“For every breach of trust, whether it is for an ox, for a donkey, for a sheep, for a cloak, or for any kind of lost thing, of which one says, “This is it”, the case of both parties shall come before God.” (Ex 22:9)
In Exodus 22, the rules for what should happen when a neighbor has been trusted to watch over his neighbor’s goods are dictated by Moses. If the neighbor steals the goods or loses them, it is described as a ‘breach of trust’. Trust is earned and lost by our actions. If we say that we will do something and fail to do it – the trust has been broken. In an honest and trustworthy person, their words are closely connected to their actions. As James said, they let their “Yes be yes” and their “no be no” (Jas. 5:12). God honors the one that “swears to his own hurt and does not change.” (Ps. 15:4)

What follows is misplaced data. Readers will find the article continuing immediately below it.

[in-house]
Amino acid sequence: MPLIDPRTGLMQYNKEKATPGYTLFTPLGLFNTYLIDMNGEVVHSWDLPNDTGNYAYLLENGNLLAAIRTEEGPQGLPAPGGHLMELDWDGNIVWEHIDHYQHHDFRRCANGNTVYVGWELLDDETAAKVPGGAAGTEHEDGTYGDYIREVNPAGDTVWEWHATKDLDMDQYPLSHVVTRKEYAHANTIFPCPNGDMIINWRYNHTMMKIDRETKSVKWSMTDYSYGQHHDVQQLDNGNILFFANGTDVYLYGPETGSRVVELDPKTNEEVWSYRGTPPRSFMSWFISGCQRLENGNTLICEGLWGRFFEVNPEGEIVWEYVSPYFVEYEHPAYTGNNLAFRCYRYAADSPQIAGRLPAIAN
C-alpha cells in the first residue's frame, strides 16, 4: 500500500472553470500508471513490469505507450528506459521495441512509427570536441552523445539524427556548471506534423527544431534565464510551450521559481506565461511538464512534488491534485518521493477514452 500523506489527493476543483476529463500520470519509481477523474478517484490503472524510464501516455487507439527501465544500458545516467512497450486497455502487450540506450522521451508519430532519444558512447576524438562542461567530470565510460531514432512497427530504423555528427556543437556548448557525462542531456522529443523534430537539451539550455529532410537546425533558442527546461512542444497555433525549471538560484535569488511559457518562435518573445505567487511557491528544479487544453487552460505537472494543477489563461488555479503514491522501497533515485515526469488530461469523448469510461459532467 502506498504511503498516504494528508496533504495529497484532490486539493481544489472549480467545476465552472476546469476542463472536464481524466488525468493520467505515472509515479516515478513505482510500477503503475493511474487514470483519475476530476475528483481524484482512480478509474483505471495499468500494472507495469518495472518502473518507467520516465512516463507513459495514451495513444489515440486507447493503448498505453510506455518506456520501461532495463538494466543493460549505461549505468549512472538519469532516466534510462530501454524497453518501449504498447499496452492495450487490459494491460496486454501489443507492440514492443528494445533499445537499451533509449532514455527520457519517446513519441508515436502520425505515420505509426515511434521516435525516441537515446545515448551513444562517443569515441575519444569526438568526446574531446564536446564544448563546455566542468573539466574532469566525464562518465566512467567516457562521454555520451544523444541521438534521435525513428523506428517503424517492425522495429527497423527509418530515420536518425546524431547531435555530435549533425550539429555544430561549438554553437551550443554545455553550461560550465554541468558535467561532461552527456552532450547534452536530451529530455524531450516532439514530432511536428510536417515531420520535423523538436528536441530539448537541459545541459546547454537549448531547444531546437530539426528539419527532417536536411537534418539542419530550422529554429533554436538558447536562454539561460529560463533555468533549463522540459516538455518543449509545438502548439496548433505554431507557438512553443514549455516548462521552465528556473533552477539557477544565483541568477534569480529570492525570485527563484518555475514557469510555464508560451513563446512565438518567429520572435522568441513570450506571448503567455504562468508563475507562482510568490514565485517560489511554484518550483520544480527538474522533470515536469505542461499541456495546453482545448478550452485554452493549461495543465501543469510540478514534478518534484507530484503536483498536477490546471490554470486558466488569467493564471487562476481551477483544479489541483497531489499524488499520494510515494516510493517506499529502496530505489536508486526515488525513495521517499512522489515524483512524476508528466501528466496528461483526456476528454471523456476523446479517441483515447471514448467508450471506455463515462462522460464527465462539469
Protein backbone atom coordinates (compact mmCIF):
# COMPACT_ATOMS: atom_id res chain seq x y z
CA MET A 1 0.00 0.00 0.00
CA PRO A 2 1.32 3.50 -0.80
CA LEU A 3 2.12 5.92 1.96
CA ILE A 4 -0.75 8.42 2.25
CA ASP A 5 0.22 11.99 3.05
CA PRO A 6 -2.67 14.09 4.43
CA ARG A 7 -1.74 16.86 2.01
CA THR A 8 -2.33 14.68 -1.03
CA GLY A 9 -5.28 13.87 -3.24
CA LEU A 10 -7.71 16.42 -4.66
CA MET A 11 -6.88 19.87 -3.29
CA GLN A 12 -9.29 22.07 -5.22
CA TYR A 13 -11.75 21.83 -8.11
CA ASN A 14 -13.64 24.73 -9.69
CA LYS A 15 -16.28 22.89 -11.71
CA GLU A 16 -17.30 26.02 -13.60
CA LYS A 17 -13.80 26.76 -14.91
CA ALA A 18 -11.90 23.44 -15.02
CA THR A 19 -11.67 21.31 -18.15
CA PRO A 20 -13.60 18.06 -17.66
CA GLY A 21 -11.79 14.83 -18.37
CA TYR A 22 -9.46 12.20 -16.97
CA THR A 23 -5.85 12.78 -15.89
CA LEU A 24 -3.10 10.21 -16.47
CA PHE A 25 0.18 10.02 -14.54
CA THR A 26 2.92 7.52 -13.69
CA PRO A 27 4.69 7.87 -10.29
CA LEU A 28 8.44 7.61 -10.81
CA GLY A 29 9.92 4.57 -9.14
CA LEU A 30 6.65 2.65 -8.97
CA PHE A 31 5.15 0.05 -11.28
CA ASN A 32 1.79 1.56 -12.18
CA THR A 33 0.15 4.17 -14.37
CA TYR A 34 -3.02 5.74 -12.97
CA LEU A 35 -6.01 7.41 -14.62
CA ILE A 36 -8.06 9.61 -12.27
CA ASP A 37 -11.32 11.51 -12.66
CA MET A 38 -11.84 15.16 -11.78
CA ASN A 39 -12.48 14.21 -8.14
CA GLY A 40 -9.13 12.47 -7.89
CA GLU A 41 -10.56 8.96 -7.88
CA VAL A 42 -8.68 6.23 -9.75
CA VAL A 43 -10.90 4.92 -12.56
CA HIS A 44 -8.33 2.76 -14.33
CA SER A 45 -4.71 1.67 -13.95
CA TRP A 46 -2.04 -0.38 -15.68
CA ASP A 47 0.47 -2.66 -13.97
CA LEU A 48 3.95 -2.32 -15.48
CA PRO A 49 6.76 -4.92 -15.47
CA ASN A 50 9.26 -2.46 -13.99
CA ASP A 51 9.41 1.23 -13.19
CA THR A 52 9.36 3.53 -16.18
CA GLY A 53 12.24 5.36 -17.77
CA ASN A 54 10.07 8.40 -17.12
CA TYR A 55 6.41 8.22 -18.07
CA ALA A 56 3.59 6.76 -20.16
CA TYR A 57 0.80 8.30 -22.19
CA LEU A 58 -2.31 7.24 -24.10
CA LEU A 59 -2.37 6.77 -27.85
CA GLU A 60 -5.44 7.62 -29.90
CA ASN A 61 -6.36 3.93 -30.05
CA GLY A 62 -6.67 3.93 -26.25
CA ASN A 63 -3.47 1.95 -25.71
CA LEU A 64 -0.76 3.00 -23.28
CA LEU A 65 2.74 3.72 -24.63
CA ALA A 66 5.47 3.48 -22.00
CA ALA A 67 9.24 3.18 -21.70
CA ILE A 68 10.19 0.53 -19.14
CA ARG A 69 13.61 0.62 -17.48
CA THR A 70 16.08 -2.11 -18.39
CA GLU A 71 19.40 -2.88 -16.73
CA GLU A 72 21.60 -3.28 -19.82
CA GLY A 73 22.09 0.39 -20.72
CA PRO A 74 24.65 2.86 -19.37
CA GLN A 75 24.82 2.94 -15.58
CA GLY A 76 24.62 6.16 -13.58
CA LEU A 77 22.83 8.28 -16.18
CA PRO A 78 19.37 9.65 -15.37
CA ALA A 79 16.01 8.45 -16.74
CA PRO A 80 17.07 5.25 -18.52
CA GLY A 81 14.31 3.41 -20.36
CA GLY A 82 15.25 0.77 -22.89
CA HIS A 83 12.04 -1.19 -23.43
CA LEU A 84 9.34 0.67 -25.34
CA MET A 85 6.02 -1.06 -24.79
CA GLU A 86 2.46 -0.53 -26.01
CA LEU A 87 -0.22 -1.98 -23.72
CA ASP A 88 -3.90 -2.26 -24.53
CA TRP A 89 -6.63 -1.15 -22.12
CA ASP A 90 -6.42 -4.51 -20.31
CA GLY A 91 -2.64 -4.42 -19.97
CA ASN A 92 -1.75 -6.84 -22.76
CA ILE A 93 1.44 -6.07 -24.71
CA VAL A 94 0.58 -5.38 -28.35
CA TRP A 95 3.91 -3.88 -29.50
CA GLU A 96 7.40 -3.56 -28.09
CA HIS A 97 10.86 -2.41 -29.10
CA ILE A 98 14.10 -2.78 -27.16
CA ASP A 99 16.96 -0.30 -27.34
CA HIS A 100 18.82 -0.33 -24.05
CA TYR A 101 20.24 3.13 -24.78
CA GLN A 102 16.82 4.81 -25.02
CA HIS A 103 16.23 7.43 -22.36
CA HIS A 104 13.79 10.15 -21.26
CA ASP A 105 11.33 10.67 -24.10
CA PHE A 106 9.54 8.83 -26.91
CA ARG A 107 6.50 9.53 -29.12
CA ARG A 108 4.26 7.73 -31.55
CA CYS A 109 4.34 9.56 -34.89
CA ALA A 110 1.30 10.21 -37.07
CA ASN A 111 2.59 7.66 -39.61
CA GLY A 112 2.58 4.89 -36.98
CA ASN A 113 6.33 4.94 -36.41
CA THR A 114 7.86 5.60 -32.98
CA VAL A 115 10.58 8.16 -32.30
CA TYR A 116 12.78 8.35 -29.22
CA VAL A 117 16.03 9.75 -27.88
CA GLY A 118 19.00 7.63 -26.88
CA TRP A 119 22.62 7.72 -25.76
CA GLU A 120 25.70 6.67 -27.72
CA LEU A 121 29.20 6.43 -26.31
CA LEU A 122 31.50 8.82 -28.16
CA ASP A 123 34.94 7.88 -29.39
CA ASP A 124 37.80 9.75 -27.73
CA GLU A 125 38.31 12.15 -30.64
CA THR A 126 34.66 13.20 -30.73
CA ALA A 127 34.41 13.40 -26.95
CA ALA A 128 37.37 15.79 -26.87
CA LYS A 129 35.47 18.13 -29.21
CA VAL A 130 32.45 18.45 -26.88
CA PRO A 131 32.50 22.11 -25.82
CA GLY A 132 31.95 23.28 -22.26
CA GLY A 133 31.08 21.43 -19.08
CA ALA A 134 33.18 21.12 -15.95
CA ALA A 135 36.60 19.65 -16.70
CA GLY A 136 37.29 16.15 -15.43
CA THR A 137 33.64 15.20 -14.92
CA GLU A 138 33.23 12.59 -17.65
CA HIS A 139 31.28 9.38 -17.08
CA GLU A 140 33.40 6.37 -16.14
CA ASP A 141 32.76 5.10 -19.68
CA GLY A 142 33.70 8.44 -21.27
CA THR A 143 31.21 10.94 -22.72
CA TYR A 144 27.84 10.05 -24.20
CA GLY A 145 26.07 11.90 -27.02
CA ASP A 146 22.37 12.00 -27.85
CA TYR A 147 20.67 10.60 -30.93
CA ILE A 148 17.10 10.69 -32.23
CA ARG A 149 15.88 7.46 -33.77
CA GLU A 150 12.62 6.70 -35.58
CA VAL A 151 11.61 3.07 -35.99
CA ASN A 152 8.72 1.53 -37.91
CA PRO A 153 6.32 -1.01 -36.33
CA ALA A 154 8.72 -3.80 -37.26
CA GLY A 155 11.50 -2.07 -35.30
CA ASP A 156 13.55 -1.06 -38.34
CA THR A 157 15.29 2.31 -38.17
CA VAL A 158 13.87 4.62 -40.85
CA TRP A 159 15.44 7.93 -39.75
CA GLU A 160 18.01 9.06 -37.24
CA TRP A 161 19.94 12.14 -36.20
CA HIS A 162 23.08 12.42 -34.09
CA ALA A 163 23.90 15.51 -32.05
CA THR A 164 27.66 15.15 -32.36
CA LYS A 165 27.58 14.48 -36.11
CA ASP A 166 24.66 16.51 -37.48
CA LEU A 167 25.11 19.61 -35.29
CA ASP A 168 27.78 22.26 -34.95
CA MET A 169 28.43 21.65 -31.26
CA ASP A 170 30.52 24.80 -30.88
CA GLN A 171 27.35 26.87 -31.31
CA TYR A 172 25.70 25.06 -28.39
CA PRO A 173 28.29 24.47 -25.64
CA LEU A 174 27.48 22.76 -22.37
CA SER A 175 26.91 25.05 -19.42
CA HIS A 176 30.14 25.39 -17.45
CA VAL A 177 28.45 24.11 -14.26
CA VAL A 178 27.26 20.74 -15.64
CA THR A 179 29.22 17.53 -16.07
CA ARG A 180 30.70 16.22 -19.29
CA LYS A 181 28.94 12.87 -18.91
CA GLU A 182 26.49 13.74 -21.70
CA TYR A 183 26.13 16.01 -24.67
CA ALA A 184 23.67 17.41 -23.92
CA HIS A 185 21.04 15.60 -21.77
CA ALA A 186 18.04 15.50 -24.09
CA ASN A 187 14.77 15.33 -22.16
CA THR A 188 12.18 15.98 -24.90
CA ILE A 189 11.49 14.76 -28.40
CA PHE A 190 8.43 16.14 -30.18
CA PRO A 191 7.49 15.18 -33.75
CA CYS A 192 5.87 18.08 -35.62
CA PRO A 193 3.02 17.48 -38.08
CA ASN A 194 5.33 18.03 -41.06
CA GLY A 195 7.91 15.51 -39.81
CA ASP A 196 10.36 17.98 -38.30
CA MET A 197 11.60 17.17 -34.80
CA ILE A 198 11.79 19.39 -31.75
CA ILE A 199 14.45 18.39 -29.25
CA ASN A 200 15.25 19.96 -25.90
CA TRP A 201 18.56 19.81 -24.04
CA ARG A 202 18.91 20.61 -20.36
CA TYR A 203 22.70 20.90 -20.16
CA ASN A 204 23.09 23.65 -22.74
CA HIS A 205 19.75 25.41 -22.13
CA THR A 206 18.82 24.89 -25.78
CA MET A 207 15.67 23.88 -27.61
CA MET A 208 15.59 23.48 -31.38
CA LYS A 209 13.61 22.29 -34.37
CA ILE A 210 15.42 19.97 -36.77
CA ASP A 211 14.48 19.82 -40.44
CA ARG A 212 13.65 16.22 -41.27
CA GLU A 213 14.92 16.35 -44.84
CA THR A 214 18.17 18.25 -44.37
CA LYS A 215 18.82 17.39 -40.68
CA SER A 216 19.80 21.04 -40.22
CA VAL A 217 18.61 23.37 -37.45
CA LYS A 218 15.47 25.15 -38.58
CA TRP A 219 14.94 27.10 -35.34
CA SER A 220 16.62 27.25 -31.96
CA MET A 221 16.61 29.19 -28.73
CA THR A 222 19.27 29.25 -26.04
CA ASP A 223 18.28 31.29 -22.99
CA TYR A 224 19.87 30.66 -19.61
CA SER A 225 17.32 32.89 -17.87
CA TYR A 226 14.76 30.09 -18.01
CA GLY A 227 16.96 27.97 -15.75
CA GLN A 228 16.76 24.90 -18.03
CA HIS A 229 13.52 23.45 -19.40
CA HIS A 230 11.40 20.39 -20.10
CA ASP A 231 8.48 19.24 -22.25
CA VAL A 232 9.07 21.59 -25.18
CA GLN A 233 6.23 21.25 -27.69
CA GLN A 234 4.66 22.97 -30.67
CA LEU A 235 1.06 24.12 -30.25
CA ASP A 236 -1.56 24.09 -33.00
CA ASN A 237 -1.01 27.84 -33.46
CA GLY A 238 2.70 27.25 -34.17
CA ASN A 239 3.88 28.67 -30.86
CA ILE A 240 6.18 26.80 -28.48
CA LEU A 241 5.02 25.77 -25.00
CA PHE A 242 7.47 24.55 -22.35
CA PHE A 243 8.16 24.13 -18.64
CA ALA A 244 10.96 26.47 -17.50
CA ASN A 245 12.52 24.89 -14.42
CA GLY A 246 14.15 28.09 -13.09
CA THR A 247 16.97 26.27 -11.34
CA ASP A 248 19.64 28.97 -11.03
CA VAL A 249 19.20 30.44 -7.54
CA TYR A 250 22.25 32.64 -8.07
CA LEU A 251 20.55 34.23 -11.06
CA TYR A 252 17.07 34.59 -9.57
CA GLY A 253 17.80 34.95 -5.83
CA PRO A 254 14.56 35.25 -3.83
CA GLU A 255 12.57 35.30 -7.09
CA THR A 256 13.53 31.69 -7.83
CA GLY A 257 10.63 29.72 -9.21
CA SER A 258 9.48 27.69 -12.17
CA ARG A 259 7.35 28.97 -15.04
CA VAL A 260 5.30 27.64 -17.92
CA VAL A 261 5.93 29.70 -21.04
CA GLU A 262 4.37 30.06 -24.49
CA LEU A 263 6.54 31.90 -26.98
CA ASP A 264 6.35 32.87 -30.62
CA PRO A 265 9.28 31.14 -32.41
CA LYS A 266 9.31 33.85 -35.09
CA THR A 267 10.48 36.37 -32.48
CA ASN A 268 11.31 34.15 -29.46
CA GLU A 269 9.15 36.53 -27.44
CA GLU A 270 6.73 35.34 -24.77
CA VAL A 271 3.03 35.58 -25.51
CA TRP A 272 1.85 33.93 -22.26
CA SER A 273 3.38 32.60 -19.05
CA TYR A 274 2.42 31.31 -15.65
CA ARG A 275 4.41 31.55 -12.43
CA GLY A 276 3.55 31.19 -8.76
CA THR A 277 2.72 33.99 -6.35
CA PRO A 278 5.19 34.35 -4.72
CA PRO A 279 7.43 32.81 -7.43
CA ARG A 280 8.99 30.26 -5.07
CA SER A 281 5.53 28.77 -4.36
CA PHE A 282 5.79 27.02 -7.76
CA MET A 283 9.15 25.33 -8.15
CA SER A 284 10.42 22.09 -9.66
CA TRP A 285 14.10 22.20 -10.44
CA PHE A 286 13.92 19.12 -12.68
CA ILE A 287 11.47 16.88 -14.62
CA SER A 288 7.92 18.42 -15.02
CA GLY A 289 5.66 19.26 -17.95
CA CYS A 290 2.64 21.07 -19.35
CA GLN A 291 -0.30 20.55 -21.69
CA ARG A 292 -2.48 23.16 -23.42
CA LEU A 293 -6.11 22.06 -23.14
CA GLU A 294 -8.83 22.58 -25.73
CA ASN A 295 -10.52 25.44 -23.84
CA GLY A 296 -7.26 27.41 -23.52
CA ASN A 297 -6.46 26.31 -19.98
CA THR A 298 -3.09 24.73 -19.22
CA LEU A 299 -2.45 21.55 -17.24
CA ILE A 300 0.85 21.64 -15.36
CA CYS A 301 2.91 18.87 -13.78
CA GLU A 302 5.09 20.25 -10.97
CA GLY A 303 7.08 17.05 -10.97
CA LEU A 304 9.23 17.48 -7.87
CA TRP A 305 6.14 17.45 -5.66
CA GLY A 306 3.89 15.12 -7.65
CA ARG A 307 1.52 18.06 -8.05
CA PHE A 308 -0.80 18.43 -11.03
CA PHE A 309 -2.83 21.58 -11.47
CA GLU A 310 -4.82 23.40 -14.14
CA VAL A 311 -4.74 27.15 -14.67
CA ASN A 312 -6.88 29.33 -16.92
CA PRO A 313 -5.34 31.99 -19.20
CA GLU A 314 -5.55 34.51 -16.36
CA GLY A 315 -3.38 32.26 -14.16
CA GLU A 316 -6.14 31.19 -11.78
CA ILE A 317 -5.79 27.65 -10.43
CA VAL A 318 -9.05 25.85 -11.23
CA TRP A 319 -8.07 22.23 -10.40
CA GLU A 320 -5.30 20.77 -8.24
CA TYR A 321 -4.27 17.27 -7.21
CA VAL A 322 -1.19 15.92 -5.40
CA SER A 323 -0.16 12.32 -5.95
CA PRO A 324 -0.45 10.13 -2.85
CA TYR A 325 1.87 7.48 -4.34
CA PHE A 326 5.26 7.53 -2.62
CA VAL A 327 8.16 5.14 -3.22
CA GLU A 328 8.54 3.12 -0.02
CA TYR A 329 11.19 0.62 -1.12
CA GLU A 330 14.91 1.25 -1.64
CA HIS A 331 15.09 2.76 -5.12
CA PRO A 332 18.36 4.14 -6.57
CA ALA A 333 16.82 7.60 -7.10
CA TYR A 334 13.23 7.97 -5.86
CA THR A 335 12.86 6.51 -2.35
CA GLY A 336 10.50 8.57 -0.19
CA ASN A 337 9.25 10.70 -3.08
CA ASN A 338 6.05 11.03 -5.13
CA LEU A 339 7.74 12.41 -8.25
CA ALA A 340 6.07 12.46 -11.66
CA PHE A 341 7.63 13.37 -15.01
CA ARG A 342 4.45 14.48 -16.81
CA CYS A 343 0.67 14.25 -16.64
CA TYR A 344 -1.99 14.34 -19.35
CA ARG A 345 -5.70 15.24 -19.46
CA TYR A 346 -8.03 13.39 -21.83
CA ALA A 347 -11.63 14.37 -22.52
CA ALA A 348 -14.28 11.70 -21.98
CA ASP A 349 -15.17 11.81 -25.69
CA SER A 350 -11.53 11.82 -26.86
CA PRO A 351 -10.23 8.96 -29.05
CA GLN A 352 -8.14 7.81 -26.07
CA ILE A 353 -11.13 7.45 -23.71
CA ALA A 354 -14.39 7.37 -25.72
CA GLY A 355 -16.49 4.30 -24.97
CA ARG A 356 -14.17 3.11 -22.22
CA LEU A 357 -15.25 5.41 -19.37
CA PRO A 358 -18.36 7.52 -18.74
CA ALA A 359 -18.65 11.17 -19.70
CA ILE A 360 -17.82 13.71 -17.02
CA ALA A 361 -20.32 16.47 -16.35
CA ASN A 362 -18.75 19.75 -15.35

Conversely, an untrustworthy man sees little connection between his words and his actions. He will say whatever he feels in the moment and then change it again as the situation suits him.
So what is the Christian to do with this information? We must recognize that forgiveness should flow freely, but trust is earned. A wrong can be forgiven, but that doesn’t necessarily mean you will be trusted to keep their oxen safe in the future. If we wish to be trusted, we must speak and live consistently.
“It is better that you should not vow than that you should vow and not pay.” (Eccl 5:5)
Matt. 4:4 #Biblebites